The filter (1+*Z*)/2 is a running average of two adjacent time points.
Applying this filter *N* times yields the filter (1+*Z*)^{N}/2^{N}.
The coefficients of the filter (1+*Z*)^{N} are generally known as
**Pascal's triangle**.
For large *N* the coefficients tend to a mathematical limit
known as a **Gaussian** function,
, where and *t _{0}* are constants that we will determine in chapter .
We will not prove it here,
but this Gaussian-shaped signal
has a Fourier transform that also has a Gaussian shape,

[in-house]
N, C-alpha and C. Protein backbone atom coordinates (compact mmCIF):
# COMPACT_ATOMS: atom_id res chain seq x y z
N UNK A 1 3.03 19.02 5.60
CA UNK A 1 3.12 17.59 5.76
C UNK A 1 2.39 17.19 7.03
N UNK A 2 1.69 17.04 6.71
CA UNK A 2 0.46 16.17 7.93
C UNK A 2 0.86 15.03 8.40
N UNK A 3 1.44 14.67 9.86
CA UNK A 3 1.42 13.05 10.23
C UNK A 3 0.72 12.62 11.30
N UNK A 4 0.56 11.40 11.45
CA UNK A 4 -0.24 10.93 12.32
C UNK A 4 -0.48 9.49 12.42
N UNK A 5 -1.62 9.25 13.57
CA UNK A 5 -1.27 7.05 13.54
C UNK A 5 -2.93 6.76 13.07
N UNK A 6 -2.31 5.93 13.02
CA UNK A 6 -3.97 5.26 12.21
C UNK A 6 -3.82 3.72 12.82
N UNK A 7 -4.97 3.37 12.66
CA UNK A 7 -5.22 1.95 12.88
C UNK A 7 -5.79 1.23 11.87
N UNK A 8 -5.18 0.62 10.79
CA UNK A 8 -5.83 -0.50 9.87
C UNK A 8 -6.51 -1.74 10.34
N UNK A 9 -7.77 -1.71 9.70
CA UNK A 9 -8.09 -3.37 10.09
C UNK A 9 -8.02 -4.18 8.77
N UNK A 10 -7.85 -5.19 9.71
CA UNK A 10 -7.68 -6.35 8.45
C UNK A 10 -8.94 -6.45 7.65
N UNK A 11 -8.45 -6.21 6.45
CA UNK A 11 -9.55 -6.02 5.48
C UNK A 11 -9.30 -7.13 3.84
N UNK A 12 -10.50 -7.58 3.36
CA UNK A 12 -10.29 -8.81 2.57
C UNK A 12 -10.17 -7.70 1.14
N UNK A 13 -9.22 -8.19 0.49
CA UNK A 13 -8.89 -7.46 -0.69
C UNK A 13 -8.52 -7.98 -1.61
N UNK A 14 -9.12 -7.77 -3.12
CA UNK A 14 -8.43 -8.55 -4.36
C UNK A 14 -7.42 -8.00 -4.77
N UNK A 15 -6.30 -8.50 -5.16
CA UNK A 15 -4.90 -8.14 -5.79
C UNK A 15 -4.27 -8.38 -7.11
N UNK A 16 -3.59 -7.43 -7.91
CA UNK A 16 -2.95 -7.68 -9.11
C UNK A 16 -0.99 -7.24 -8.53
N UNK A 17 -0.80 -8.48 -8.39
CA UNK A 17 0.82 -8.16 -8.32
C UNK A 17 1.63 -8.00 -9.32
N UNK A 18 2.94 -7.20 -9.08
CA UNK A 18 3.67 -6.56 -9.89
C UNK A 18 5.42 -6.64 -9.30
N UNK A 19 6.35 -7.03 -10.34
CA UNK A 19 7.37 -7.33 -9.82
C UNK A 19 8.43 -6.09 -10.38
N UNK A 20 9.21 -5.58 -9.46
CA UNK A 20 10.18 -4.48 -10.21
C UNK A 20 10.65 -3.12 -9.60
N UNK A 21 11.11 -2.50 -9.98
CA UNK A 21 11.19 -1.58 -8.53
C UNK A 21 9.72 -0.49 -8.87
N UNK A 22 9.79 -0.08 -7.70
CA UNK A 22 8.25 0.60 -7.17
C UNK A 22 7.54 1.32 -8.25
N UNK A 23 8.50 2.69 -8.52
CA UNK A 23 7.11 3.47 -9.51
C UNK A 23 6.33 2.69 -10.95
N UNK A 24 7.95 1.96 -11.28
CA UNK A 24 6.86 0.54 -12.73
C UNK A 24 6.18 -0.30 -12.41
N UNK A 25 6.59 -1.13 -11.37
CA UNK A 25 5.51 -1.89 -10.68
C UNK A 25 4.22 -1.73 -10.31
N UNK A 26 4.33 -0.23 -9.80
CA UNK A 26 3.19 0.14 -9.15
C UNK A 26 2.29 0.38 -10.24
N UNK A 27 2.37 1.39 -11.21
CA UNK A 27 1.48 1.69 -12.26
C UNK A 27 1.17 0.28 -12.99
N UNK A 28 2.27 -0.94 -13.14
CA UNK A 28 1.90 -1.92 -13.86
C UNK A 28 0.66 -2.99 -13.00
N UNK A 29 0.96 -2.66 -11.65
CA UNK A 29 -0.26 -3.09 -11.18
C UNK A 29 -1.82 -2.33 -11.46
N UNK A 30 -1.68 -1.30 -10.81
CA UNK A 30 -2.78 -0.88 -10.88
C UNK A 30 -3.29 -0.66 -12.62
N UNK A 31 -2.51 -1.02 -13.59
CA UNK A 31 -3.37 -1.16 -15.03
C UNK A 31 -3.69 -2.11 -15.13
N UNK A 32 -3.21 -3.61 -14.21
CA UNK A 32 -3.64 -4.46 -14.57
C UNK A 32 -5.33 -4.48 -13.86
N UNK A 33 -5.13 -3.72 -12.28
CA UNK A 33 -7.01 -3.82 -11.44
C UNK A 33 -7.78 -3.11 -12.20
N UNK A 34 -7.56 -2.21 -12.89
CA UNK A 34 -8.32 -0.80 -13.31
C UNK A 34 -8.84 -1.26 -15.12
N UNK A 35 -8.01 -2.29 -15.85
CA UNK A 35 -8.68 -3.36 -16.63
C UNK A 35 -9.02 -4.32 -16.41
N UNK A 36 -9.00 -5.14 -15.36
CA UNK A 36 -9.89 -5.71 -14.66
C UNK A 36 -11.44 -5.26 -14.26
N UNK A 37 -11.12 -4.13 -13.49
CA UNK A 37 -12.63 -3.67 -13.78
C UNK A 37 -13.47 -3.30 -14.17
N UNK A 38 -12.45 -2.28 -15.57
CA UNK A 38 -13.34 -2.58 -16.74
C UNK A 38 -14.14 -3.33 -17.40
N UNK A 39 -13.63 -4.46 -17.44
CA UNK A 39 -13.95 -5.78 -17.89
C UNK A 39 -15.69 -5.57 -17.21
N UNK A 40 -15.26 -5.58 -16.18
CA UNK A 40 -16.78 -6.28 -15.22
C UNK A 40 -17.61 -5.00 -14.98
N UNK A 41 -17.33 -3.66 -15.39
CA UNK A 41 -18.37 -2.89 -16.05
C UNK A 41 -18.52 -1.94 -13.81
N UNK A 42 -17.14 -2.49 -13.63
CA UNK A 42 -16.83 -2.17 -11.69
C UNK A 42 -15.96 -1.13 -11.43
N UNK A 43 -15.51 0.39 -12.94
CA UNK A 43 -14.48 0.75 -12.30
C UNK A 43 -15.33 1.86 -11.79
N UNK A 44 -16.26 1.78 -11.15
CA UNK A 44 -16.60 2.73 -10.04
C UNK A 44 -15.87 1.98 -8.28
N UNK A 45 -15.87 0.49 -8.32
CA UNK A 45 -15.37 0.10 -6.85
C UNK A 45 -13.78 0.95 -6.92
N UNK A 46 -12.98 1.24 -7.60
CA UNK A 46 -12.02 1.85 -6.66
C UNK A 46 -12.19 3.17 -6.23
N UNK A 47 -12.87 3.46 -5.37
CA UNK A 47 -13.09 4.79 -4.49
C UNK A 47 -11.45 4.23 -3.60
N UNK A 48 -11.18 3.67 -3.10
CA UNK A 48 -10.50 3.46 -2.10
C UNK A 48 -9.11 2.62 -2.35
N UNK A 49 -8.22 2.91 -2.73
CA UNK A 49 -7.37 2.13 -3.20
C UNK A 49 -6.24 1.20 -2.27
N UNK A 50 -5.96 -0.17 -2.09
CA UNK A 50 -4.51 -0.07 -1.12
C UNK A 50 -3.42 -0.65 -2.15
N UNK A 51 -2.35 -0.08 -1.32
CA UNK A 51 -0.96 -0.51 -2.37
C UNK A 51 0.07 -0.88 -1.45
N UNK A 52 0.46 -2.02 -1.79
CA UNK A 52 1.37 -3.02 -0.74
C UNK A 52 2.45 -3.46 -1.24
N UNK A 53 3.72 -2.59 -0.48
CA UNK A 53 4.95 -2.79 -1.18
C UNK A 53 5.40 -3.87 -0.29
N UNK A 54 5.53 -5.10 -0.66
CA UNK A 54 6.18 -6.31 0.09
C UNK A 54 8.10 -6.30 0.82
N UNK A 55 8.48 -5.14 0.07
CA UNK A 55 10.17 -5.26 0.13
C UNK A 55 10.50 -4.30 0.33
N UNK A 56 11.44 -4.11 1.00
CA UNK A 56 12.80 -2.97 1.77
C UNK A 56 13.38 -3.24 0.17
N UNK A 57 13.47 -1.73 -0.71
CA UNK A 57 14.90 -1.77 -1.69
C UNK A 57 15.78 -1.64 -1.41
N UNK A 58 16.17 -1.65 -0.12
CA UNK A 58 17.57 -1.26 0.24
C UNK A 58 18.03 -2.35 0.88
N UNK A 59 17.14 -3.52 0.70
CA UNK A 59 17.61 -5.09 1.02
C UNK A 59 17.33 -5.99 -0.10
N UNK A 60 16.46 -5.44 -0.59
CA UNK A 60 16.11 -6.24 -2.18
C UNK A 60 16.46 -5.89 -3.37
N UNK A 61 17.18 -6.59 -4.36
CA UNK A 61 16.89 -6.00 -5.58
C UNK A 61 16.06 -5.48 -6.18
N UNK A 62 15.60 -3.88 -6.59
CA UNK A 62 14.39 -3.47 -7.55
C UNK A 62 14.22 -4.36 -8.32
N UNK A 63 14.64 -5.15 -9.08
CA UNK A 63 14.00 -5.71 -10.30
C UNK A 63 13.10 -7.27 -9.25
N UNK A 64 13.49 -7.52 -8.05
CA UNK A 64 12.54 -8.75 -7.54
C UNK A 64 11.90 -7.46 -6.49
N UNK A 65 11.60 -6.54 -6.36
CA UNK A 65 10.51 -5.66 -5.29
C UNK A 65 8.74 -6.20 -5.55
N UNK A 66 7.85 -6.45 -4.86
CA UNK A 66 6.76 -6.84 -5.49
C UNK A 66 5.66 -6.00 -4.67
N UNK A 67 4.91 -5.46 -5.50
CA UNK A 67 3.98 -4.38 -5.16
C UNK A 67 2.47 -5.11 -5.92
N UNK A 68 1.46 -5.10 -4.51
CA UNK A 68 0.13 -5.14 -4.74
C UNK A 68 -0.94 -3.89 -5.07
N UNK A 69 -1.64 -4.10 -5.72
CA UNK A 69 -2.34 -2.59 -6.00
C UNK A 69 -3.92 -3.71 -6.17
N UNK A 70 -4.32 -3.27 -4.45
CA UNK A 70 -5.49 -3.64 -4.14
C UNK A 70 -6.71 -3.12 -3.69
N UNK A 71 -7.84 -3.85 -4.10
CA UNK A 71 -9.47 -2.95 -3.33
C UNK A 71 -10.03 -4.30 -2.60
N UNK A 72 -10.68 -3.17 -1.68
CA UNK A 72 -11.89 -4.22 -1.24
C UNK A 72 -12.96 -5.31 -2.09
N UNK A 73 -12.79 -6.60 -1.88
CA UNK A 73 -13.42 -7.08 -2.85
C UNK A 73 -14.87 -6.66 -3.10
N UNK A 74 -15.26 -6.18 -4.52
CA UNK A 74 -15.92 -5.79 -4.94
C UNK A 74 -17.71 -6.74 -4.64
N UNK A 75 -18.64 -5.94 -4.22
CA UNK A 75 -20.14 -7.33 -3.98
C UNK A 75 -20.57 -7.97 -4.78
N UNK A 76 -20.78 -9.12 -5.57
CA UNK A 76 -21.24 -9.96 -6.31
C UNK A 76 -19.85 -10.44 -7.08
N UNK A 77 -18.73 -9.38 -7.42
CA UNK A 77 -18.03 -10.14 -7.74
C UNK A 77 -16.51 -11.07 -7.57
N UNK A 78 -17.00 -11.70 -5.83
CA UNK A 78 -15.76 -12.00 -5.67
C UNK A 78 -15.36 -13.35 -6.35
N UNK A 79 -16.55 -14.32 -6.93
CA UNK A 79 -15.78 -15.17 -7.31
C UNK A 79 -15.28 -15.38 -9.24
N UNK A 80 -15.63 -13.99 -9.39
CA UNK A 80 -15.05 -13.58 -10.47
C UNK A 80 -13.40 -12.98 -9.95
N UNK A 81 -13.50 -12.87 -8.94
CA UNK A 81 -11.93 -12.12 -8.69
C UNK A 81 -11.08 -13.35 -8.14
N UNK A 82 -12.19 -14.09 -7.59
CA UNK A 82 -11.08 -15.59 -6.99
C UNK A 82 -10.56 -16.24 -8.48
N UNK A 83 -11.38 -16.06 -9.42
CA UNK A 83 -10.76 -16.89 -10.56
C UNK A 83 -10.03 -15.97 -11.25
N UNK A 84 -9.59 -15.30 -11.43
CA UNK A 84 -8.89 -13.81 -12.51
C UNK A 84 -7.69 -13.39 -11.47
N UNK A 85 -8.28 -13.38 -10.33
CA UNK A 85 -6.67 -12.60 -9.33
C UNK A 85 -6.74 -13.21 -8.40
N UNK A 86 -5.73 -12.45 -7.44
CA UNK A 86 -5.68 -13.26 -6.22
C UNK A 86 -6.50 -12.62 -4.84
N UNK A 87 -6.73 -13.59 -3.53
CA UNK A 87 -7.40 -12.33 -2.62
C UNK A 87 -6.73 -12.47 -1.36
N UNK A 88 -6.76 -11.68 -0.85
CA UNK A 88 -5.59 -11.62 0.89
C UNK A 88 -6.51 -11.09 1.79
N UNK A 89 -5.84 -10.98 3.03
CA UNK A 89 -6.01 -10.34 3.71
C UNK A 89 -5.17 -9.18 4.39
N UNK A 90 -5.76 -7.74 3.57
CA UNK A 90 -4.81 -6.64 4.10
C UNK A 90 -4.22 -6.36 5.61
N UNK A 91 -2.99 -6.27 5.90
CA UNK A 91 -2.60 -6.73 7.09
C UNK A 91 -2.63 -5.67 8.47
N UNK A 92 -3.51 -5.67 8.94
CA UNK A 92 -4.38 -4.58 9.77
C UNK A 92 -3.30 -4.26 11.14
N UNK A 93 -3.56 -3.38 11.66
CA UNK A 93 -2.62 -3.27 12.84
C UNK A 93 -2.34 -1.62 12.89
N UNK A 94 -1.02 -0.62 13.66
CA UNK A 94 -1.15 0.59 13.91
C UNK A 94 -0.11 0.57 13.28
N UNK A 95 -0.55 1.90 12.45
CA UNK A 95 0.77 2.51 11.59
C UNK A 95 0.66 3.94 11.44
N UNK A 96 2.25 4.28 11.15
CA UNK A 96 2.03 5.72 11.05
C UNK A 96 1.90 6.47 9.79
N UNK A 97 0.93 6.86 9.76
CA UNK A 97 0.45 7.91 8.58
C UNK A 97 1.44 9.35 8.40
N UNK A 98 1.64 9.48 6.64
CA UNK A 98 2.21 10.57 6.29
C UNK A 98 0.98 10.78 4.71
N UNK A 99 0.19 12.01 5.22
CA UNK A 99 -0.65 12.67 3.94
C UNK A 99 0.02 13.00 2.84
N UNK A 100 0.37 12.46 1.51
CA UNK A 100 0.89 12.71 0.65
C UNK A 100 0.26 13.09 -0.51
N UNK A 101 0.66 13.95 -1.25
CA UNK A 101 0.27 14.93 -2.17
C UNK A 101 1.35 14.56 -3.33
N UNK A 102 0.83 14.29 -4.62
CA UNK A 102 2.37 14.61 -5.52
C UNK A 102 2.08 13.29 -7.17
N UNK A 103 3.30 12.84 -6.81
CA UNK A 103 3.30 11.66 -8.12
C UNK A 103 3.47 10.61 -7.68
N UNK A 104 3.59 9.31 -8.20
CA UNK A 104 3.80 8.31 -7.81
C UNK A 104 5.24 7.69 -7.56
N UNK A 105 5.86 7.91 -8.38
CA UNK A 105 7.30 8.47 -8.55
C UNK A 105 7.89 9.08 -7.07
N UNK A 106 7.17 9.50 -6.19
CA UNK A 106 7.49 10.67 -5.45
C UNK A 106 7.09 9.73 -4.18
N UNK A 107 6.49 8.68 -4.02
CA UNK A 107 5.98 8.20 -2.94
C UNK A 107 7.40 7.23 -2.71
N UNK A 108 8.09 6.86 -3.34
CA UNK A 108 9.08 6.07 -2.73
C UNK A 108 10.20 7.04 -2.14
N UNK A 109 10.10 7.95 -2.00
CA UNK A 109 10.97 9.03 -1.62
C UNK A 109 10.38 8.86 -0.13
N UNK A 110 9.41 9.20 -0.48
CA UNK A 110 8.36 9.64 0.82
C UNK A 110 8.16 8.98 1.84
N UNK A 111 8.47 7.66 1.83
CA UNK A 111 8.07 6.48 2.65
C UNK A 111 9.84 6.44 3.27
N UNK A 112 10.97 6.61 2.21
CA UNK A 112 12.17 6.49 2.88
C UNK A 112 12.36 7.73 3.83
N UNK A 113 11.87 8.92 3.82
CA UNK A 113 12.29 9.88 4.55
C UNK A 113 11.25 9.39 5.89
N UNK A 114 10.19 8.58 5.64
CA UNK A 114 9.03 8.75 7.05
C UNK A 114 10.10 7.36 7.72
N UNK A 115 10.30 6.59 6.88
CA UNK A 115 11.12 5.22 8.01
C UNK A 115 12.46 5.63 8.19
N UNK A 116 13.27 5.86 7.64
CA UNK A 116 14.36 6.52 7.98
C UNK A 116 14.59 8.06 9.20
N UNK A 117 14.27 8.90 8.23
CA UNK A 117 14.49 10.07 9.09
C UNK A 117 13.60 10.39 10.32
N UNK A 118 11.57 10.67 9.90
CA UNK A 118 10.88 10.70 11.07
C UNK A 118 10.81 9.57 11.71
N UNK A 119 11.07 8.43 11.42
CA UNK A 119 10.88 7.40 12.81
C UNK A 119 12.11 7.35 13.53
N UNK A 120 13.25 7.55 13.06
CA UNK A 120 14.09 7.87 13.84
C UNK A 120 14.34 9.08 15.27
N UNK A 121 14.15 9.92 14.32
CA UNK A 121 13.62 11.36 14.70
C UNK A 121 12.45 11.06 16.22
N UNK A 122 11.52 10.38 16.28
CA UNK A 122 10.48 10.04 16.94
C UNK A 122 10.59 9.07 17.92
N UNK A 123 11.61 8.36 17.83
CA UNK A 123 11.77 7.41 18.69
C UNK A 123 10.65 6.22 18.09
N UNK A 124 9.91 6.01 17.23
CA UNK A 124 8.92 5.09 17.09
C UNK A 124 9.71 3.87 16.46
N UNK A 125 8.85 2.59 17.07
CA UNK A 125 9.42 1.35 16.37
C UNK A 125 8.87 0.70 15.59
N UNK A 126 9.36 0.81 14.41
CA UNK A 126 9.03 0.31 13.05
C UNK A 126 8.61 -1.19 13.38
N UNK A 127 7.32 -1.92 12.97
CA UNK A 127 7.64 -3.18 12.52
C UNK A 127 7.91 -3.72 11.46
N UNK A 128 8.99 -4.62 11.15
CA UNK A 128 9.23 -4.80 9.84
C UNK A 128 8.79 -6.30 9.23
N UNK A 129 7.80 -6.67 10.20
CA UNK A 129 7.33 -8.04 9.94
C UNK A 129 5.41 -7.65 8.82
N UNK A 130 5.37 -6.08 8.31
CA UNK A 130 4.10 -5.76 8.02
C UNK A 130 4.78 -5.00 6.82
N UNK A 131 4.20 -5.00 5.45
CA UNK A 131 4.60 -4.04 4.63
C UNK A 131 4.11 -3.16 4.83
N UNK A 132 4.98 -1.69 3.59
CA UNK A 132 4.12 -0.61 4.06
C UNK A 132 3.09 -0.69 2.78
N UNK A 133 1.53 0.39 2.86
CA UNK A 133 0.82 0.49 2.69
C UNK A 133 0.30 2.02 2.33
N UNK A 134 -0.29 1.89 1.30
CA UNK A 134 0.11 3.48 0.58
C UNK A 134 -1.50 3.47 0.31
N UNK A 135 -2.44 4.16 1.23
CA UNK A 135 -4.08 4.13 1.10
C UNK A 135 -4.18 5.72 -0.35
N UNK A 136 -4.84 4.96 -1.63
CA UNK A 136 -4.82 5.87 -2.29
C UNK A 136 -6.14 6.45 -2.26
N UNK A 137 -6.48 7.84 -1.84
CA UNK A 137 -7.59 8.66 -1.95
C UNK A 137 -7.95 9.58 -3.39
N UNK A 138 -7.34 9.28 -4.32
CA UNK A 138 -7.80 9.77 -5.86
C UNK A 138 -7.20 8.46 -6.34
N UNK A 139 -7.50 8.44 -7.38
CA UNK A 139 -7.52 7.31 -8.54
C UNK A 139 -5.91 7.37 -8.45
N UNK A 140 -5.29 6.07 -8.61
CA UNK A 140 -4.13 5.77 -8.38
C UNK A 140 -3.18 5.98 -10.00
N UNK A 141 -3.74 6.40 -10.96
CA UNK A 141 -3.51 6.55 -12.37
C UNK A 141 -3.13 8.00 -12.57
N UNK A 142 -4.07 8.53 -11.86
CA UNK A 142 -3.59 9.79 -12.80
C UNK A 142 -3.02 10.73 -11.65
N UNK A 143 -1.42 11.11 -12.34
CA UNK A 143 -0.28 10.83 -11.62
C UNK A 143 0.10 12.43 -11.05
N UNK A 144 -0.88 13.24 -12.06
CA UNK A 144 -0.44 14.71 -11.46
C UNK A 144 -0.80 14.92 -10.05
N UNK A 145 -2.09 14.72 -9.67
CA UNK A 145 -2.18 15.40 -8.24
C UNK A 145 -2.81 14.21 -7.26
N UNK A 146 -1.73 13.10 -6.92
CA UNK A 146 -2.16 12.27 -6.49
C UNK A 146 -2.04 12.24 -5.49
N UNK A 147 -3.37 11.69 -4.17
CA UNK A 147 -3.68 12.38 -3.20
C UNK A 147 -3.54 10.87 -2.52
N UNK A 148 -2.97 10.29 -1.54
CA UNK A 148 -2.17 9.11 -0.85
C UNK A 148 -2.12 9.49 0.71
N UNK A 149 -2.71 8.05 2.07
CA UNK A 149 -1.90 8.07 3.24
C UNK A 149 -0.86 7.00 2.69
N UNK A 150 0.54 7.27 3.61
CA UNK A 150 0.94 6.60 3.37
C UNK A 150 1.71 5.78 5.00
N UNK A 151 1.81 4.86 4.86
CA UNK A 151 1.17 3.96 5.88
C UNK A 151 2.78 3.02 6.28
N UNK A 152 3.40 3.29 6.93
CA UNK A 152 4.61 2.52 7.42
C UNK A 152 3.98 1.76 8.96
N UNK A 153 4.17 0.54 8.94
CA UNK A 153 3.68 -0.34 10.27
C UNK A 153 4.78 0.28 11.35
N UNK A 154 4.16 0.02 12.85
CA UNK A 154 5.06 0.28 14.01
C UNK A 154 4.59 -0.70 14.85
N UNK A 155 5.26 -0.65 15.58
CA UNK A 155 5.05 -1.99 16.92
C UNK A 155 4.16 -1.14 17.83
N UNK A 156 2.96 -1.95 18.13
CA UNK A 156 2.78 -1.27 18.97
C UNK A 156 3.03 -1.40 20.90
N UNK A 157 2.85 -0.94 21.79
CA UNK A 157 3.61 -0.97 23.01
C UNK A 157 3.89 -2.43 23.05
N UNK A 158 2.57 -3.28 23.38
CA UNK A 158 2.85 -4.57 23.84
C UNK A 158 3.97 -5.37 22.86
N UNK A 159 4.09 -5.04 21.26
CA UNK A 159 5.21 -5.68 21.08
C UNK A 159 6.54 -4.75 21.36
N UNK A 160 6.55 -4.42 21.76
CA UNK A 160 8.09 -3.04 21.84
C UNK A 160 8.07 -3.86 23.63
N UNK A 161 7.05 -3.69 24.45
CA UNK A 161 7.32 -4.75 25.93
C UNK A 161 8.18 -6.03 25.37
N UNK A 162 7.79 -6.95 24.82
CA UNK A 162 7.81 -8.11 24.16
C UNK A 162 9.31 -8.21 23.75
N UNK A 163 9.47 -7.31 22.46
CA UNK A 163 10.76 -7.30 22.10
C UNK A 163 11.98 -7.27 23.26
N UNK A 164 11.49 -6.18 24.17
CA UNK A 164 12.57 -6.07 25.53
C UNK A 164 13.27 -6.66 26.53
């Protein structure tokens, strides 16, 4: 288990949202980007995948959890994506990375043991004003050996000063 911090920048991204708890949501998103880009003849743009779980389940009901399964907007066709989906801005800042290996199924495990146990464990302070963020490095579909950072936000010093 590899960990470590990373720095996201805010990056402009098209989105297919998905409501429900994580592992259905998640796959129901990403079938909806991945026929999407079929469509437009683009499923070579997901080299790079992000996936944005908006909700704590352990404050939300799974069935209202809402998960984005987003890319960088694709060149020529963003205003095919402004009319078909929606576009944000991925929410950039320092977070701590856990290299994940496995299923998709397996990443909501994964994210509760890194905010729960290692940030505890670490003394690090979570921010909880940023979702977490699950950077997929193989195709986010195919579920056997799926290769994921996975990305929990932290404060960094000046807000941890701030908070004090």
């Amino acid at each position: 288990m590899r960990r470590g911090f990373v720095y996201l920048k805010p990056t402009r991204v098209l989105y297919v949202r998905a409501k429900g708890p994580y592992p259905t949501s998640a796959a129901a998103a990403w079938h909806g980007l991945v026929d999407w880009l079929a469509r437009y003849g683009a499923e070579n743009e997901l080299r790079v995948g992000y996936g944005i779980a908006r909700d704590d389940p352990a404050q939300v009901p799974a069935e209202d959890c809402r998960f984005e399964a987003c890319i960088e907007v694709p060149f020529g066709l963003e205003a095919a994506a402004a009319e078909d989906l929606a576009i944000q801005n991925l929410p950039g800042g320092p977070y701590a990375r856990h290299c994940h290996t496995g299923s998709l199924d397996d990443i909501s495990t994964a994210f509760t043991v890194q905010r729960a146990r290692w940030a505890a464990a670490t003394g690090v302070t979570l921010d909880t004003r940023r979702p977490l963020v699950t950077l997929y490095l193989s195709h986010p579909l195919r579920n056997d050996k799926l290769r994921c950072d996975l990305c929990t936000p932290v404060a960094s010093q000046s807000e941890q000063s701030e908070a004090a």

.The Gaussian shape is often called a ``bell shape.''
Figure 8 shows an example for .Note that, except for the rounded ends,
the bell shape seems a good fit to a triangle function.

Figure 8

Curiously, the filter (.75+.25*Z*)^{N} also tends to the same Gaussian
but with a different *t _{0}*.
A mathematical theorem
(discussed in chapter ) says
that almost any polynomial raised to the

In seismology we generally fail to observe the
**zero frequency**.
Thus the idealized seismic pulse cannot be a Gaussian.
An analytic waveform of longstanding popularity in seismology
is the
second derivative of a Gaussian,
also known as a ``**Ricker wavelet**.''

Starting from the Gaussian and putting
two more zeros at the origin with (1-*Z*)^{2}=1-2*Z*+*Z ^{2}*
produces this old, favorite wavelet,
shown in Figure 9.

Figure 9

10/21/1998